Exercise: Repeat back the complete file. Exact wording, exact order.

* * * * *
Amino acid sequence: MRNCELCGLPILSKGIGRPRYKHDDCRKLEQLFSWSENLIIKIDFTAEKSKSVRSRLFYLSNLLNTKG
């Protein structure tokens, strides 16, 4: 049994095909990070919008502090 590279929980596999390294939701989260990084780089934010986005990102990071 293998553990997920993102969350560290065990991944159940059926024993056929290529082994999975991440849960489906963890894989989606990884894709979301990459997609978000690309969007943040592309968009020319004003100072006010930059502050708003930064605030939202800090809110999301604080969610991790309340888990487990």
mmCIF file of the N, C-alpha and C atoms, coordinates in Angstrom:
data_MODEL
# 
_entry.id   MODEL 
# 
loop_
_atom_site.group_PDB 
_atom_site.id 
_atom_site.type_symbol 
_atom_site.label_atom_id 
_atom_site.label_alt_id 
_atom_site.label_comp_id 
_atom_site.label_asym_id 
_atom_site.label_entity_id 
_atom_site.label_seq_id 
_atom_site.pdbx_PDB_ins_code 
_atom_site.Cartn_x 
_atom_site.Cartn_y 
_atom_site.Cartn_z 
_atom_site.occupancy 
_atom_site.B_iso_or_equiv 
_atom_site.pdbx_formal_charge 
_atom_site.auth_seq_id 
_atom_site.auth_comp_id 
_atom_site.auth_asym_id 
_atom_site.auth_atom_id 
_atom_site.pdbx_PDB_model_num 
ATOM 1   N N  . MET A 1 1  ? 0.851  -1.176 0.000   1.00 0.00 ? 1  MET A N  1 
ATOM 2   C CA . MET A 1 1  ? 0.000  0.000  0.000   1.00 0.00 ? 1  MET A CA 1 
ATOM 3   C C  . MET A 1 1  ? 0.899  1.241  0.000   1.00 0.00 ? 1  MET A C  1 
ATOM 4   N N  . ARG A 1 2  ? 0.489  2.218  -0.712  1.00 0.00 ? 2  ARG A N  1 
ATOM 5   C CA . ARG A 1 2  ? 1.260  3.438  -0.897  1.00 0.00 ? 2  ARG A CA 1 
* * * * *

Amino acid sequence: MRNCELCGLPILSKGIGRPRYKHDDCRKLEQLFSWSENLIIKIDFTAEKSKSVRSRLFYLSNLLNTKG
């Protein structure tokens, strides 16, 4: 049994095909990070919008502090 590279929980596999390294939701989260990084780089934010986005990102990071 293998553990997920993102969350560290065990991944159940059926024993056929290529082994999975991440849960489906963890894989989606990884894709979301990459997609978000690309969007943040592309968009020319004003100072006010930059502050708003930064605030939202800090809110999301604080969610991790309340888990487990």
mmCIF file of the N, C-alpha and C atoms, coordinates in Angstrom:
data_MODEL
# 
_entry.id   MODEL 
# 
loop_
_atom_site.group_PDB 
_atom_site.id 
_atom_site.type_symbol 
_atom_site.label_atom_id 
_atom_site.label_alt_id 
_atom_site.label_comp_id 
_atom_site.label_asym_id 
_atom_site.label_entity_id 
_atom_site.label_seq_id 
_atom_site.pdbx_PDB_ins_code 
_atom_site.Cartn_x 
_atom_site.Cartn_y 
_atom_site.Cartn_z 
_atom_site.occupancy 
_atom_site.B_iso_or_equiv 
_atom_site.pdbx_formal_charge 
_atom_site.auth_seq_id 
_atom_site.auth_comp_id 
_atom_site.auth_asym_id 
_atom_site.auth_atom_id 
_atom_site.pdbx_PDB_model_num 
ATOM 1   N N  . MET A 1 1  ? 0.851  -1.176 0.000   1.00 0.00 ? 1  MET A N  1 
ATOM 2   C CA . MET A 1 1  ? 0.000  0.000  0.000   1.00 0.00 ? 1  MET A CA 1 
ATOM 3   C C  . MET A 1 1  ? 0.899  1.241  0.000   1.00 0.00 ? 1  MET A C  1 
ATOM 4   N N  . ARG A 1 2  ? 0.489  2.218  -0.712  1.00 0.00 ? 2  ARG A N  1 
ATOM 5   C CA . ARG A 1 2  ? 1.260  3.438  -0.897  1.00 0.00 ? 2  ARG A CA 1 